Friday, November 13, 1998 Published at 05:43 GMT
US signs climate agreement
Environmentalists satirise the US cash for emissions plan
The US decision was welcomed by many of the delegates at the United Nations Climate Conference in Argentina.
If the Kyoto protocol is to be recognised in American law it must first be ratified by Congress, which has a Republican party majority who have indicated they will not accept the accord in its current form.
Correspondents said there was little sign of agreement as the Buenos Aires climate conference entered its final day on Friday.
The conference began with hopes that ground rules would emerge on how to limit carbon dioxide pollution, which is blamed for global warming.
European countries favour a tax to make it harder for rich countries to buy permits abroad to avoid making cuts at home. The US argues emissions trading should operate under free-market principles.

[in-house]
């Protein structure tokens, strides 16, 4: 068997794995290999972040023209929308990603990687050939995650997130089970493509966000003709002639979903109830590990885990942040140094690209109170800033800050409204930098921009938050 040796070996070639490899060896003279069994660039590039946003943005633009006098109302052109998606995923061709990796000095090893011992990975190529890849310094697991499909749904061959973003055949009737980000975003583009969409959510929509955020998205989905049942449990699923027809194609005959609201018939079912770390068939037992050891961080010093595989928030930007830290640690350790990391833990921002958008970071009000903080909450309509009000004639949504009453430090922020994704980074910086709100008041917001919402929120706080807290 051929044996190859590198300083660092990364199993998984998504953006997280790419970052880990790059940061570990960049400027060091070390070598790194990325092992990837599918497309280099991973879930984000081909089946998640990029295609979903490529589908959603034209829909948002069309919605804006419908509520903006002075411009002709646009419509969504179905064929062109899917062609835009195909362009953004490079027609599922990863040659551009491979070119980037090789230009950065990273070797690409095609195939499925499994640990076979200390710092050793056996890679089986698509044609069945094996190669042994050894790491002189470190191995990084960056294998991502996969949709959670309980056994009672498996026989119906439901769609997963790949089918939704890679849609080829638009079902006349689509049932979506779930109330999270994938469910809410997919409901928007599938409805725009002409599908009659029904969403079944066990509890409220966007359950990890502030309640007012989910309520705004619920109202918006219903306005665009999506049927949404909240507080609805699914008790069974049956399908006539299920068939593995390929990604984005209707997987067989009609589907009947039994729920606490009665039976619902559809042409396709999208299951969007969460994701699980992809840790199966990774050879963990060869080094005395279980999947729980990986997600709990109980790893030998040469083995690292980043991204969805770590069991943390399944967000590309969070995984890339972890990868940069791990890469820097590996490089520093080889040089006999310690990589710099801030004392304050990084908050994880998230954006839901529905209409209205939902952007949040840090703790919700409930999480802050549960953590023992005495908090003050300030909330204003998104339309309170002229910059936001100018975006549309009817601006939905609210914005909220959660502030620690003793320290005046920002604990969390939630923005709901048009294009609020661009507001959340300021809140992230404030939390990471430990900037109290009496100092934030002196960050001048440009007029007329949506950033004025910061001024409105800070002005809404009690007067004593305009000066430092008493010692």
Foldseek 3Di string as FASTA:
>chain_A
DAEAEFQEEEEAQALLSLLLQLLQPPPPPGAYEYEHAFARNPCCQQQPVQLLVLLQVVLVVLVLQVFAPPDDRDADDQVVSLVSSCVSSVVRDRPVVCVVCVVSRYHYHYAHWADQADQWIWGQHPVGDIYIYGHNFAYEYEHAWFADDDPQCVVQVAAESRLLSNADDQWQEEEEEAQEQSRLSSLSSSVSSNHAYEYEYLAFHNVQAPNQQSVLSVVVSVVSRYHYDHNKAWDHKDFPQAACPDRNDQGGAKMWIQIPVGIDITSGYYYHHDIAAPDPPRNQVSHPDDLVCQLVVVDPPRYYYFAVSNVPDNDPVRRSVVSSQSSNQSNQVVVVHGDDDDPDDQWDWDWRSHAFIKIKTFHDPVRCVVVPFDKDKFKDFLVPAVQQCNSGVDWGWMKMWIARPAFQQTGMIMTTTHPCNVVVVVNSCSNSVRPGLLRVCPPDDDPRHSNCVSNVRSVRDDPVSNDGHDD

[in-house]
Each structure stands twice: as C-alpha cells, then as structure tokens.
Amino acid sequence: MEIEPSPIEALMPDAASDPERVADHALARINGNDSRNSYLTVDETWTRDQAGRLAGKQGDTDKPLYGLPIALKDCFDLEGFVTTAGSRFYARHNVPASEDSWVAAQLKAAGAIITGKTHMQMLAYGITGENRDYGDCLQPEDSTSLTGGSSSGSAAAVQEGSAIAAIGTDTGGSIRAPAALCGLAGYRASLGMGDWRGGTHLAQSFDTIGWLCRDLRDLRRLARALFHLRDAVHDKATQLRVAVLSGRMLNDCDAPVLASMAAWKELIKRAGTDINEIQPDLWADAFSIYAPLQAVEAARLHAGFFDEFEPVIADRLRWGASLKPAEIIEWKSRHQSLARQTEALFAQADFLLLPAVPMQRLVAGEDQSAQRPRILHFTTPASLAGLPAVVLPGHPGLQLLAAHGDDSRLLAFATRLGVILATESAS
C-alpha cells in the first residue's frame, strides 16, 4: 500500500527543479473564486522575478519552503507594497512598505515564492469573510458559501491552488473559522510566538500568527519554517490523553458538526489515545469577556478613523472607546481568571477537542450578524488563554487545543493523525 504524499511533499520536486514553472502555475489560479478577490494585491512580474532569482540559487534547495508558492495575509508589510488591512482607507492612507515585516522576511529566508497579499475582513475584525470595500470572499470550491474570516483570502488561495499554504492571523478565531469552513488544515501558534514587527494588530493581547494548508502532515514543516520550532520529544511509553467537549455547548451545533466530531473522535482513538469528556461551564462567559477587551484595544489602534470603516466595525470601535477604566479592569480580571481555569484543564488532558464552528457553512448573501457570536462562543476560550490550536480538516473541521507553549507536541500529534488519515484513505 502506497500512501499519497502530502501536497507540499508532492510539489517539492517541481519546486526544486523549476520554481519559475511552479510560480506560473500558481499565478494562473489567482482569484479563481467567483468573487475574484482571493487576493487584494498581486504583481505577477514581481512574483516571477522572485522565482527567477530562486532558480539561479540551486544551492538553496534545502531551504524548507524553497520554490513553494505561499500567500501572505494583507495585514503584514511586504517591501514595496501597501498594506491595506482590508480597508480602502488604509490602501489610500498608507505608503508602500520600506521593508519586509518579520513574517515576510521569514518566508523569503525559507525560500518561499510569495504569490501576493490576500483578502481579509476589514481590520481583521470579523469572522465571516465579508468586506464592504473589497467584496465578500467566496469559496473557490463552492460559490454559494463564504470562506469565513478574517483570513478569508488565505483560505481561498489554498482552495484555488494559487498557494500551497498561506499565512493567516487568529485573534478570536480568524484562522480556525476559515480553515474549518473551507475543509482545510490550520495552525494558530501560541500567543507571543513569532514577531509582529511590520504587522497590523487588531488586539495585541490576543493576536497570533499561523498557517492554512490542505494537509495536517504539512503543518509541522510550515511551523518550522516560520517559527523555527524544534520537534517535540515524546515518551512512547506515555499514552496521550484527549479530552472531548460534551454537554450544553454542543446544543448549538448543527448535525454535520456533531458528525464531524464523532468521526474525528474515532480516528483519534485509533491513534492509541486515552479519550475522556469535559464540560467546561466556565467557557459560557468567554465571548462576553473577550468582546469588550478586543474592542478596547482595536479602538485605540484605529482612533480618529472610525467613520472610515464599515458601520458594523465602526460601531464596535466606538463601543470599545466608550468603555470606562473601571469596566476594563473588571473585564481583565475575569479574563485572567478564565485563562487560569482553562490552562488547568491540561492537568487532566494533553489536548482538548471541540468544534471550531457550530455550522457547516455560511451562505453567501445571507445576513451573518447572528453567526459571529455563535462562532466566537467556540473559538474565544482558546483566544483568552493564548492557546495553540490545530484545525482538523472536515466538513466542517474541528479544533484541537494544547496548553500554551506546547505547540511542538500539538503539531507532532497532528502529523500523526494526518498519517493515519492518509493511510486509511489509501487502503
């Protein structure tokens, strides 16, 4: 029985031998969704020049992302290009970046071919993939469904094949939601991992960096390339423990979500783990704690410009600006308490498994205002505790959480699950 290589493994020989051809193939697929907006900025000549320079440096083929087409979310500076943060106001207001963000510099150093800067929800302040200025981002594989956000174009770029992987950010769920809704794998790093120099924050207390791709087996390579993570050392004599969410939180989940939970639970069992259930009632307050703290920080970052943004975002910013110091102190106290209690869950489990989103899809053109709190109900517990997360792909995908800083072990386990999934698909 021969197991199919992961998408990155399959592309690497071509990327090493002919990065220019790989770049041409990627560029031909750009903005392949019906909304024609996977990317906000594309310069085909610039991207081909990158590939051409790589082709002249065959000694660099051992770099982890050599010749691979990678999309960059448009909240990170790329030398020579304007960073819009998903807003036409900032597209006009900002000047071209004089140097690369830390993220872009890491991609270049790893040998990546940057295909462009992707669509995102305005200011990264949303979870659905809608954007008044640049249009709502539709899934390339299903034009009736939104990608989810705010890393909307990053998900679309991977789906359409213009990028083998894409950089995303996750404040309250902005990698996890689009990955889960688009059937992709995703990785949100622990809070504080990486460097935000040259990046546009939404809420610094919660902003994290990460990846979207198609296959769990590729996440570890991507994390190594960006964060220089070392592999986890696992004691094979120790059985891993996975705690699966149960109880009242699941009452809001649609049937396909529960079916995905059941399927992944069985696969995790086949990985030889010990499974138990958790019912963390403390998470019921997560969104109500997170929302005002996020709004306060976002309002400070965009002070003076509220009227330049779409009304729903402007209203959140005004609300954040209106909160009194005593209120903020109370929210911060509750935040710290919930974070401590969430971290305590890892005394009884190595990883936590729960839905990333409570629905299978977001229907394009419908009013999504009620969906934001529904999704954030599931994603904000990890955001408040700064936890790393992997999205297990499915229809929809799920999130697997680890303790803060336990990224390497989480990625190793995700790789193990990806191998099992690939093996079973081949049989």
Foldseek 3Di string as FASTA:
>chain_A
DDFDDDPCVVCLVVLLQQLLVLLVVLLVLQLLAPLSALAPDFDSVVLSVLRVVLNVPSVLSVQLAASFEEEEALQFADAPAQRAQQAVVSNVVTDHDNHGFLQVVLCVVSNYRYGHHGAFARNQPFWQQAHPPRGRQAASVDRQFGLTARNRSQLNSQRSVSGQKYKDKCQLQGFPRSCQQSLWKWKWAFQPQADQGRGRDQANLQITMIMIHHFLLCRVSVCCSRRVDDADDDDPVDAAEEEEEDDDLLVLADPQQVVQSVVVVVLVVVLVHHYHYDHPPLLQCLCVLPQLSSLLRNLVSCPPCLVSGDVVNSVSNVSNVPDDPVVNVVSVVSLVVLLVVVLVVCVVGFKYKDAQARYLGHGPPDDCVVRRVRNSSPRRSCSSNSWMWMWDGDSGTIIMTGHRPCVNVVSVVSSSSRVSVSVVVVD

At the Kyoto meeting last year, developed nations made a pledge to cut their emission of greenhouse gases to 5.2% below their 1990 level by 2008-2012.
In Argentina, differences have also been exposed between industrialised and developing nations over the best way forward.
Large developed nations such as the US want voluntary commitments from developing countries to cut their greenhouse gases.
Two of the biggest developing nations, China and India, have so far refused to do so.